I may end up giving them both a try and writing a compare/contrast article about them.

    Thanks everyone... feel free to keep the discussion going.
     
  17. jankoM

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    well, since ggambett didn't specify "bad tech support at PTK" I am gonna tell some short facts that I didn't want to ... because I would come out as PTK "fan boy by default" which I am far from because I look in all directions for best solutions.

    - PTK has 1) full documentation, 2) forum 3) and you can email directly to the author (at least I did - I hope it's ok with patrice) and 4) a lots of real games released with it - what else is there possible about support?
    - forum has very few questions - why? IMO because everything is so clear and obvious that even person that never did anything in c++ can make a full game in it and sell it before he learns to for example compile something not in debug mode - or to compile to a .lib (I am having big headaches with this right now)
    - Patrice is the only person in the world I emailed to - that in 90% replies in about 2 minutes after I email him!!!???!! How he does this is still a mistery to me, but I allready got used to that I reload email after few minutes whenever I email him and usually I get the satisfaction of " you have 1 new email" from this.

    If you mean something else with "tech support" please tell and I will see how things stand about that - I am not too good in exact meaning of eng. phrases.

    There are more much bigger things I would like to mention but I don't want to put Pat in uncomfortable position - because then people could begin to expect this things from him by buying PTK - but let me just say - the day I bought PTK, I didn't get just a gaming library but also a experienced friendly guide or menthor that helped me making, releasing and selling my games a lot and in concrete ways.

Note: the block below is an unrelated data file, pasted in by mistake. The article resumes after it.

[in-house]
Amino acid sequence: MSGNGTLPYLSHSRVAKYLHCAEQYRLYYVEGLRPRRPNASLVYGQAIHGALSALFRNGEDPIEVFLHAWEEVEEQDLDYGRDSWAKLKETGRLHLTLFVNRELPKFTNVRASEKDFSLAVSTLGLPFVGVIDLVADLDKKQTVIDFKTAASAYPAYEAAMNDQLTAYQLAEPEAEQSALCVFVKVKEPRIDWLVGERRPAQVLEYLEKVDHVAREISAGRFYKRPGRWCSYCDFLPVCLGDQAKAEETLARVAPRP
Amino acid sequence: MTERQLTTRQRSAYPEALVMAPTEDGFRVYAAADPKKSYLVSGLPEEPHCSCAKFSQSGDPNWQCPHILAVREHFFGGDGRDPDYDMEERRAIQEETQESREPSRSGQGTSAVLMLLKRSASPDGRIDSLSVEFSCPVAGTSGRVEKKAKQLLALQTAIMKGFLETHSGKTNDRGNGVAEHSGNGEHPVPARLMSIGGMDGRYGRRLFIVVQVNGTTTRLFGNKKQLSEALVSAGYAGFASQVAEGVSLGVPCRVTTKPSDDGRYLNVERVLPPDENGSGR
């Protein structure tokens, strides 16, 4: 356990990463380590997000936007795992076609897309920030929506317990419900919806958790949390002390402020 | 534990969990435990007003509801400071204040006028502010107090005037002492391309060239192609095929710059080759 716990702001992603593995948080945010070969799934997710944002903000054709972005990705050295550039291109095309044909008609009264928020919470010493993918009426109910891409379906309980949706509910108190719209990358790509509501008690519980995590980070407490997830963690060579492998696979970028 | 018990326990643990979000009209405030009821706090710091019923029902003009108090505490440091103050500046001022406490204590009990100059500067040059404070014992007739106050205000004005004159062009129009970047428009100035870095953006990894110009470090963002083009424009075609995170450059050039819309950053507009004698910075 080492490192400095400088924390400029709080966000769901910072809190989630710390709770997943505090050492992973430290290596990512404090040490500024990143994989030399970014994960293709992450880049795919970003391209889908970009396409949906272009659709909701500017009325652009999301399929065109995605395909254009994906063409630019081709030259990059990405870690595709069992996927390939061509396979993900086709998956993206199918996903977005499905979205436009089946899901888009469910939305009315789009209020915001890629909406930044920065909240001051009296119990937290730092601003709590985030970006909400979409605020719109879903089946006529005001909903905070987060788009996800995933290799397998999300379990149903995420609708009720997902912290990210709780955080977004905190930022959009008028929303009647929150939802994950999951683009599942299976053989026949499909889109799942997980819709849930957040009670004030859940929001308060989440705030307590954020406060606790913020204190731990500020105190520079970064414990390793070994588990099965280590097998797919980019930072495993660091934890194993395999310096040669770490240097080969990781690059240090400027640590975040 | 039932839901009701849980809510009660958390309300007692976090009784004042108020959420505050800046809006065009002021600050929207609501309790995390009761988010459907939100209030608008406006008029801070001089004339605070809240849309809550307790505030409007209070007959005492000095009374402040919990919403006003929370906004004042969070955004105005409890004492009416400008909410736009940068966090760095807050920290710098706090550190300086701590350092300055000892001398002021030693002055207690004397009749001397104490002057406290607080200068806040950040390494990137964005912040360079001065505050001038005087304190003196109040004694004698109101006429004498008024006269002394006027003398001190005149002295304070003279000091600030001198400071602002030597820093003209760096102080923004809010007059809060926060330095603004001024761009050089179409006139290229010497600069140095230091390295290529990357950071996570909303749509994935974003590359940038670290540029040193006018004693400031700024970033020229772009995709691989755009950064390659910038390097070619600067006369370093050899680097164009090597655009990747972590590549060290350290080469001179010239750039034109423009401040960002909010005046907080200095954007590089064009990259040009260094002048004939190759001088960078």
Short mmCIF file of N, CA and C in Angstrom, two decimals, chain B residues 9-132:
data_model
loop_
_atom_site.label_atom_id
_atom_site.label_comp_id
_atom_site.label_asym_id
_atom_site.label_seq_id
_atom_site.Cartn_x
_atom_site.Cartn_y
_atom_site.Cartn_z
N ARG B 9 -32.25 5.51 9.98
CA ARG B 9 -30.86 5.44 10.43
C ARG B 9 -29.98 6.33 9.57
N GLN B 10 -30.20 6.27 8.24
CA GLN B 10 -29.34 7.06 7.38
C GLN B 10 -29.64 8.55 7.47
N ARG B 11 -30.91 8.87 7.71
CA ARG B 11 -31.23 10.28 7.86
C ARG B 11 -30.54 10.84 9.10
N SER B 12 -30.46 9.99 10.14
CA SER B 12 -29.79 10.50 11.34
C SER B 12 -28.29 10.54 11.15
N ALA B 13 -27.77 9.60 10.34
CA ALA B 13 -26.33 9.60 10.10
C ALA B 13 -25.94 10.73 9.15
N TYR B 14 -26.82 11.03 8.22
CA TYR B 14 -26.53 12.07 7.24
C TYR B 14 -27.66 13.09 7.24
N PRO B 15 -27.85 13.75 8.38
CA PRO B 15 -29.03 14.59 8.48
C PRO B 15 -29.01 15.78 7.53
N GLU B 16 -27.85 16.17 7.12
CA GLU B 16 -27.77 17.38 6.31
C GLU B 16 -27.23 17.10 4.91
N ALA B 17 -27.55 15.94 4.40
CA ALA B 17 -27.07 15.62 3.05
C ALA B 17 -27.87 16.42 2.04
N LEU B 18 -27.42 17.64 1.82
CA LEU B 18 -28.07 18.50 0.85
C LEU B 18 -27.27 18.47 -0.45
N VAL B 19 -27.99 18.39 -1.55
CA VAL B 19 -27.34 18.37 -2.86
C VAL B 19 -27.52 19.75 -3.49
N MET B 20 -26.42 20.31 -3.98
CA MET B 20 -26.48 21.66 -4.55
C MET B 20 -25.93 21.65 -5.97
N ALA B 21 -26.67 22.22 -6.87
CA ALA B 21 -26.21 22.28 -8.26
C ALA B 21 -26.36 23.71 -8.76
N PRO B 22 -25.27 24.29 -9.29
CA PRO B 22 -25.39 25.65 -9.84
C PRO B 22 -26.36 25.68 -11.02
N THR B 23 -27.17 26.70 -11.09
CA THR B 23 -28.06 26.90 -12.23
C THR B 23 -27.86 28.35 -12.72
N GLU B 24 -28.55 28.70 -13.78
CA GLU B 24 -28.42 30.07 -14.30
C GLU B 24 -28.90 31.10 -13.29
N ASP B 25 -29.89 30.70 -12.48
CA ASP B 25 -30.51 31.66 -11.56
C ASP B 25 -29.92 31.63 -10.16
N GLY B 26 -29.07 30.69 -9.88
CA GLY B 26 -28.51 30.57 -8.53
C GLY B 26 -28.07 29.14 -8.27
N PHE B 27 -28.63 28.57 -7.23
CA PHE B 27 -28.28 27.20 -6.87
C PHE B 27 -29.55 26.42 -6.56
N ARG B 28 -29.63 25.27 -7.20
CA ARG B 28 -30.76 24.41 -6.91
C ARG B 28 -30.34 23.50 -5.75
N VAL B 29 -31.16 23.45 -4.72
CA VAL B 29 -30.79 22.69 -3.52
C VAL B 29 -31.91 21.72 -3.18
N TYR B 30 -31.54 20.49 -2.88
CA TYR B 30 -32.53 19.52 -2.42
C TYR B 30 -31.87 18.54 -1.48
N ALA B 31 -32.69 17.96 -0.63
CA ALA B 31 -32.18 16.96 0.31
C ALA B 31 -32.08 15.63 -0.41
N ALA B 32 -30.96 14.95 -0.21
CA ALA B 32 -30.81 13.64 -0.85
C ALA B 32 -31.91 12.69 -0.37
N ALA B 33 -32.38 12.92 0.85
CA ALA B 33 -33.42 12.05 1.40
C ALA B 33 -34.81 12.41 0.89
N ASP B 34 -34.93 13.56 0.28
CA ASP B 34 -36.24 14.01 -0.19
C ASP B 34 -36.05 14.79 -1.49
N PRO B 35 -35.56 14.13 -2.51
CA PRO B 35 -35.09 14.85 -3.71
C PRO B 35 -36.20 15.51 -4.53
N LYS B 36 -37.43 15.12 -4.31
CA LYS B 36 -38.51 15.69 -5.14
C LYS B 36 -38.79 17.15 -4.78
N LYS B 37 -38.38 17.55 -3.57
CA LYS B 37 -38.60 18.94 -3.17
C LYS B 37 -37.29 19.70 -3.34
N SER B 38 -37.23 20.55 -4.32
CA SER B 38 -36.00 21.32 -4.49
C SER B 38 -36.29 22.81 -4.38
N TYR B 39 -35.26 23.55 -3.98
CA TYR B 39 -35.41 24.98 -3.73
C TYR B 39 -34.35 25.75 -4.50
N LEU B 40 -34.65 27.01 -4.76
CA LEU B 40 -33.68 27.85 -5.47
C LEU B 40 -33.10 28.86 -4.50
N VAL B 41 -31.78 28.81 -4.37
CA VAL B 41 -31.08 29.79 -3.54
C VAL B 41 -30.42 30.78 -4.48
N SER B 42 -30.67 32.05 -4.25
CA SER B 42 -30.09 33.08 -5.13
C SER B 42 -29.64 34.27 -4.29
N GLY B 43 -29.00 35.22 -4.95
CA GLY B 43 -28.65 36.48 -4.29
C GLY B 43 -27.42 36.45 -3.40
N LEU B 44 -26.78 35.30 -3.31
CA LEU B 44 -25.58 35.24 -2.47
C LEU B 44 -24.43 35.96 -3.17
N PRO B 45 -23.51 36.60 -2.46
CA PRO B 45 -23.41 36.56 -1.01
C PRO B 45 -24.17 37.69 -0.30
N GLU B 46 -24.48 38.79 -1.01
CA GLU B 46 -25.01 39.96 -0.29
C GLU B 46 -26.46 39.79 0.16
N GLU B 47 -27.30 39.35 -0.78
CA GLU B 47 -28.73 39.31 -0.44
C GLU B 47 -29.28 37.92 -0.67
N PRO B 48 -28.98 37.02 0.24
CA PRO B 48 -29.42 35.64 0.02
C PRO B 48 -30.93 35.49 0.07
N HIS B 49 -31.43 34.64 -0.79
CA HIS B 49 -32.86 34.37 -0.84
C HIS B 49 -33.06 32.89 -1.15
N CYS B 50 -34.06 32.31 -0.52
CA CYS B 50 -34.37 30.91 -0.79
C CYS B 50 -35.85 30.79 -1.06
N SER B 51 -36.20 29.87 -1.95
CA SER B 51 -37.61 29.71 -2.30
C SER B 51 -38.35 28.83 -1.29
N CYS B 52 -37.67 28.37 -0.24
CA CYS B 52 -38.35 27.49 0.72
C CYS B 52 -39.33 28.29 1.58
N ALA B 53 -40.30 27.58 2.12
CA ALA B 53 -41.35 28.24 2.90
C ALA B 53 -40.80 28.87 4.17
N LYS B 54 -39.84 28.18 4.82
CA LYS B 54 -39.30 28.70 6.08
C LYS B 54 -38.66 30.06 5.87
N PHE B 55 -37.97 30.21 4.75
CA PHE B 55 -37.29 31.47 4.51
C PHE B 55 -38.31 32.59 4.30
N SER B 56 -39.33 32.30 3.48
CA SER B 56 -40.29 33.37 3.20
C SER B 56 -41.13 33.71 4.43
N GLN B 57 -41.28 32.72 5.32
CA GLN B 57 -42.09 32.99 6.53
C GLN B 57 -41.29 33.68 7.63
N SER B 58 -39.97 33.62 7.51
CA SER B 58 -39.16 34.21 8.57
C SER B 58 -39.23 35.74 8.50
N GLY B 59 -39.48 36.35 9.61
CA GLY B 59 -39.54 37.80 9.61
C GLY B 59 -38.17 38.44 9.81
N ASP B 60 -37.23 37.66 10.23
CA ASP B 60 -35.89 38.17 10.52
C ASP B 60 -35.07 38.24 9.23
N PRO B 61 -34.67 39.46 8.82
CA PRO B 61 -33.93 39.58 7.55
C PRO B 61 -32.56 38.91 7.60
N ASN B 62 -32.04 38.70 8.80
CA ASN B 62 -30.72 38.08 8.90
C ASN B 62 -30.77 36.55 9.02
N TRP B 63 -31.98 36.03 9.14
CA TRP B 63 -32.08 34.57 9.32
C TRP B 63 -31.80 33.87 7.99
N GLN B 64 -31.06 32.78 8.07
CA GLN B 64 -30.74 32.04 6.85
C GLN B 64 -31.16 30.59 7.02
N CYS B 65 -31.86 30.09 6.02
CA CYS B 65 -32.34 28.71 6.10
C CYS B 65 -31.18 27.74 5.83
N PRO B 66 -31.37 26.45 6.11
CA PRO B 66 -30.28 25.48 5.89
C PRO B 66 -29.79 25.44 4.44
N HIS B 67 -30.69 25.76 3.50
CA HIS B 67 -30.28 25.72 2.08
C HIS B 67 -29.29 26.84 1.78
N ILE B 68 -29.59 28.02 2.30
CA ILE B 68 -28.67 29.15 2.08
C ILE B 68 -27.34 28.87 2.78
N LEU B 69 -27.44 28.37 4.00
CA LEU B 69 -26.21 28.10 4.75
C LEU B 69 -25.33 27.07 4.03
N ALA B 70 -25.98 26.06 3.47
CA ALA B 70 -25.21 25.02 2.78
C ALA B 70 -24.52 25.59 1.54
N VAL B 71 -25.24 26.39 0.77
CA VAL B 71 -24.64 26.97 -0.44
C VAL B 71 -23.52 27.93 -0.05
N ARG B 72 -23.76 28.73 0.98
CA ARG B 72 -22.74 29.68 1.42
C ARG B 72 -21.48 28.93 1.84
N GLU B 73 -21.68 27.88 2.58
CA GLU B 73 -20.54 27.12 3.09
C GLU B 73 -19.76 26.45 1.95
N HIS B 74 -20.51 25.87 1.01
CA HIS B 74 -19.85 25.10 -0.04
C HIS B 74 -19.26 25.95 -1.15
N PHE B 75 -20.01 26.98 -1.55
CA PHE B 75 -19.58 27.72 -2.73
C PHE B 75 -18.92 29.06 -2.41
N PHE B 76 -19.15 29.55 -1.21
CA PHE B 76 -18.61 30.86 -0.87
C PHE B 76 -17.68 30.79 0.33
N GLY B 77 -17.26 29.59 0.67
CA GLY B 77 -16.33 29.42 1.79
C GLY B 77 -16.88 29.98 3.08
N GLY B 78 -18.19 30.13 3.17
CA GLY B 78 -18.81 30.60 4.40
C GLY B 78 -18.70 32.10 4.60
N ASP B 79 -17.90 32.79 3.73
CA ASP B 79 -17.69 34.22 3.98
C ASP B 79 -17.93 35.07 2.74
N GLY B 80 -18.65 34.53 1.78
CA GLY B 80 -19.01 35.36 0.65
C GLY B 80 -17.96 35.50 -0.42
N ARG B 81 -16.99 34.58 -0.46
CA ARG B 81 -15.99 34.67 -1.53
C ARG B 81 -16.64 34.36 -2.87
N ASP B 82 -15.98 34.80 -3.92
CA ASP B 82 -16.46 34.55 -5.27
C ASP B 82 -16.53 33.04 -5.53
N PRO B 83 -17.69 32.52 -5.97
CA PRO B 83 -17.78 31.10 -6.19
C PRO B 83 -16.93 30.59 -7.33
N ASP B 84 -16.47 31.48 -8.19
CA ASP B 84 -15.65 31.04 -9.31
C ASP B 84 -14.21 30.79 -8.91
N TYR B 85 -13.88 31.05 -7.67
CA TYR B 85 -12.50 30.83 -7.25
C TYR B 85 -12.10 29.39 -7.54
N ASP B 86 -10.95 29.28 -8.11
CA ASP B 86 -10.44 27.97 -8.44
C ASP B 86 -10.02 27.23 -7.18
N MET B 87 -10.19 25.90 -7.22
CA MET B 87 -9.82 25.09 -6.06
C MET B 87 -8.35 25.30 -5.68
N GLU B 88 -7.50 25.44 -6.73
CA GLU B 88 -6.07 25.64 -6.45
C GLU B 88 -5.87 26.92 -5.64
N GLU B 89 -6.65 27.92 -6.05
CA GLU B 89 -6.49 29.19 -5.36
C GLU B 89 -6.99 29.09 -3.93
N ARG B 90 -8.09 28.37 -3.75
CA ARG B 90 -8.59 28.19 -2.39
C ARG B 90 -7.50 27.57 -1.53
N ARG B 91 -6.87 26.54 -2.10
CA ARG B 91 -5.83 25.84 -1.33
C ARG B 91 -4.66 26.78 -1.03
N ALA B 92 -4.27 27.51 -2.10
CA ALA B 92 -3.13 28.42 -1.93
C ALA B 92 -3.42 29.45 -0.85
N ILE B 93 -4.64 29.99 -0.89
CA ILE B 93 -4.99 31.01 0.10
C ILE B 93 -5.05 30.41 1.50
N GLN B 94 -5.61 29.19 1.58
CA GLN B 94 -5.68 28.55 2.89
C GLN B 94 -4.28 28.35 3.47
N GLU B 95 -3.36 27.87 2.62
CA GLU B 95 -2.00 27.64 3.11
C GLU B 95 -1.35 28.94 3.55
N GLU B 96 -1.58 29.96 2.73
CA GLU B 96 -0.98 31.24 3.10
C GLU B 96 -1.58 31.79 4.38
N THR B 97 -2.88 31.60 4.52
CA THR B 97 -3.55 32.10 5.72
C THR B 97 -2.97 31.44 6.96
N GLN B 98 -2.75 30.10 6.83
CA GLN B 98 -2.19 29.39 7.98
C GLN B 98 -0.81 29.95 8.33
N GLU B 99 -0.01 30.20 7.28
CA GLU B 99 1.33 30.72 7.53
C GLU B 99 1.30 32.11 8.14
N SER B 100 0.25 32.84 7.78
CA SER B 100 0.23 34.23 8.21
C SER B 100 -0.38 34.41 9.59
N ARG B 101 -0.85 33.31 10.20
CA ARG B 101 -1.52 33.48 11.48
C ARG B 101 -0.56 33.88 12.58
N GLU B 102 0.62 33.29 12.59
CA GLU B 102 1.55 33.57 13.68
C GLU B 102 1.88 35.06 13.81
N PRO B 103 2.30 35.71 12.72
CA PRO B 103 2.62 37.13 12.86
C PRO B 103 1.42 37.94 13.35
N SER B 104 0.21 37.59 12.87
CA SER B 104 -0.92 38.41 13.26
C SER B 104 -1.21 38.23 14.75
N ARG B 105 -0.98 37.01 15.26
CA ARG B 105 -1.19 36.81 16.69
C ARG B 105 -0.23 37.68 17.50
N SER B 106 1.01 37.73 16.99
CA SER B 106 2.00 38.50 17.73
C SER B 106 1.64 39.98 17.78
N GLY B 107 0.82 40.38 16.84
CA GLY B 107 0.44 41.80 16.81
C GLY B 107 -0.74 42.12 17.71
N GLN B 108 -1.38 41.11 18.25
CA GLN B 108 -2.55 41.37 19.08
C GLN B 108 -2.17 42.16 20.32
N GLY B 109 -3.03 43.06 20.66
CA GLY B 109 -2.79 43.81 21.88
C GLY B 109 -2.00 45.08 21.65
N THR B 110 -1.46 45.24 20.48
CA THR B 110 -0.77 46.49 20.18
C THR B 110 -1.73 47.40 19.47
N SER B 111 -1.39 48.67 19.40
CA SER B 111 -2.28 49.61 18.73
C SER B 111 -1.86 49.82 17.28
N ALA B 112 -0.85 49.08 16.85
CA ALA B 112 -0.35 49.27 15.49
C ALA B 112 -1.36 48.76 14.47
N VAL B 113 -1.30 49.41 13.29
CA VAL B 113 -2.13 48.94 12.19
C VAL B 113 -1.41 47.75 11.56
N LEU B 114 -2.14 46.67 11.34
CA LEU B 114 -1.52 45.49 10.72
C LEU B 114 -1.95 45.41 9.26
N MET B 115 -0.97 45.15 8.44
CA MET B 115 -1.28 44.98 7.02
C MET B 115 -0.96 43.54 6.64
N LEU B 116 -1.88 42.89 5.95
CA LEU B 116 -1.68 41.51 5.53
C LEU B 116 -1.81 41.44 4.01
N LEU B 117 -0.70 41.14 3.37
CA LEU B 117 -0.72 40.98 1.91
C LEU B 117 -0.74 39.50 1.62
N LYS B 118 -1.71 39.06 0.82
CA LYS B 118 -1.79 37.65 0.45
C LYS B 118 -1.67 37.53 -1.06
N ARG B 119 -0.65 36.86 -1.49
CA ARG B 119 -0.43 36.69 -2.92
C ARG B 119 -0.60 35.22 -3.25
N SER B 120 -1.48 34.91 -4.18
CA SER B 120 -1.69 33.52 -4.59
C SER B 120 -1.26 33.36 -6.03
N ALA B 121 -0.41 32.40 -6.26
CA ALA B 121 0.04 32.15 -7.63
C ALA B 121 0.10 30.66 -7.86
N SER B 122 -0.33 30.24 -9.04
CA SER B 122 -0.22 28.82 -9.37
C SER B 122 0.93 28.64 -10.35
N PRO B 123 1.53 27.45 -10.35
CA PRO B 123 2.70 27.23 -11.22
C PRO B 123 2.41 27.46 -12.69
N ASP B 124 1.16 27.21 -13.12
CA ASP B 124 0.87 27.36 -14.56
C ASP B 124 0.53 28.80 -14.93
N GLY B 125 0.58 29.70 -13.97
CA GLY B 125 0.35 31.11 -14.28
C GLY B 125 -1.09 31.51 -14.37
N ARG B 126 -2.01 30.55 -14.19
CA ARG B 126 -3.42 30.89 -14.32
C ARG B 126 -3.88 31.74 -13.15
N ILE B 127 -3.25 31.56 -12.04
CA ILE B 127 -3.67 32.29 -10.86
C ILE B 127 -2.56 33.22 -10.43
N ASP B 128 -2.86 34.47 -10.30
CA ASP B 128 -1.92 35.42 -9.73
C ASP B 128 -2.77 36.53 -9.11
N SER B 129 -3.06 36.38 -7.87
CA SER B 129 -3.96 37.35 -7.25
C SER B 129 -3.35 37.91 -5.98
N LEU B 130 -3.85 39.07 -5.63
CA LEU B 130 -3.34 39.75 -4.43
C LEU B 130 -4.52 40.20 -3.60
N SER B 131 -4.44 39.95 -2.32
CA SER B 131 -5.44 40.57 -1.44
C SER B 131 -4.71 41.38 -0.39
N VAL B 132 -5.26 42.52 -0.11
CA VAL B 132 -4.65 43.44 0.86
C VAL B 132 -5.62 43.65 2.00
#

Someone said recently (commenting mainly Jack Northon &| Sakura Games)
    Well ... when love grows out of thin air tell me about it... until then I think there is simply a reason that we who use it love it.

    --

    About TGB and PTK ... I have both... all I can say they are completely different and each one can suit someone... while PTK is IMHO a library that gives you grounds that you build FROM - torque2d is framework that you build IN. I as web-developer have used numerous frameworks and while framework allways gives you great and big shortcuts for common things it also means you must make things by it's rules and you have to move inside it's ussually complex structure and you meet the border of predicted use sooner or later (and then have to work much more to comply to the framework)

    I personally like the PTK way where the foundation that I build on is flat simple and I build my own shortcuts - but I know someone else might like it the other way around (so if you do ... I can still sell you TGB for 55% of the price :) ).

    just BTW... Like Jack said... you can use demo PTK allready ... I built the whole game in it and after I had it made I payed for the real thing.

    btw2: althougth my criticall begining I allways had and still have ggambett for one of the nicest people on this forum :)
     
    #17 jankoM, Jun 18, 2006
    Last edited: Jun 18, 2006
  18. delsydsoftware

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    I just bought TGB this weekend, and I'm fairly impressed by it. The tools are great, even though they have some quirks. The biggest problem with TGB is documentation, especially for the tutorials. The tutorials are well written but focus on one particular genre. They also don't supply a lot of information that would be helpful. It's nice to know that I can use Function X to control the x movement of a sprite, but how about providing a simple chart that shows the other parameters you can control(rotation,physics settings, etc).

    Aside from the documentation, it's a very powerful package. In a few minutes, I managed to get a very simple breakout game working using artwork from Brickout. I also slapped together a quick Combat clone, complete with 2 player support. The particle engine is really nice, especially since you can set timelines for every parameter. The rigid body physics are really pretty decent,and it's just plain easy to set up physics for an object.

    So, I think TGB is worth $100, if anything for the novelty factor. Writing a real game will be fairly involving, but at least I don't have to touch rendering code again for a while. :)
     
  19. Sillysoft

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    The only 2 cents I want to add: If you're switching to a new engine, then pick one that supports Mac versions. Not doing so would be crazyness ihmo. Most of the ones you mentioned have mac support in them, but not the popcap framework I think.
     
  20. stanchat

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    King Kong (Skull Island) by Large Animal Games was actually created with TGB. Large Animal games are the creators of RocketBowl Plus. I have used Gamemaker in the past to make my games but for all my future games I will be using TGB.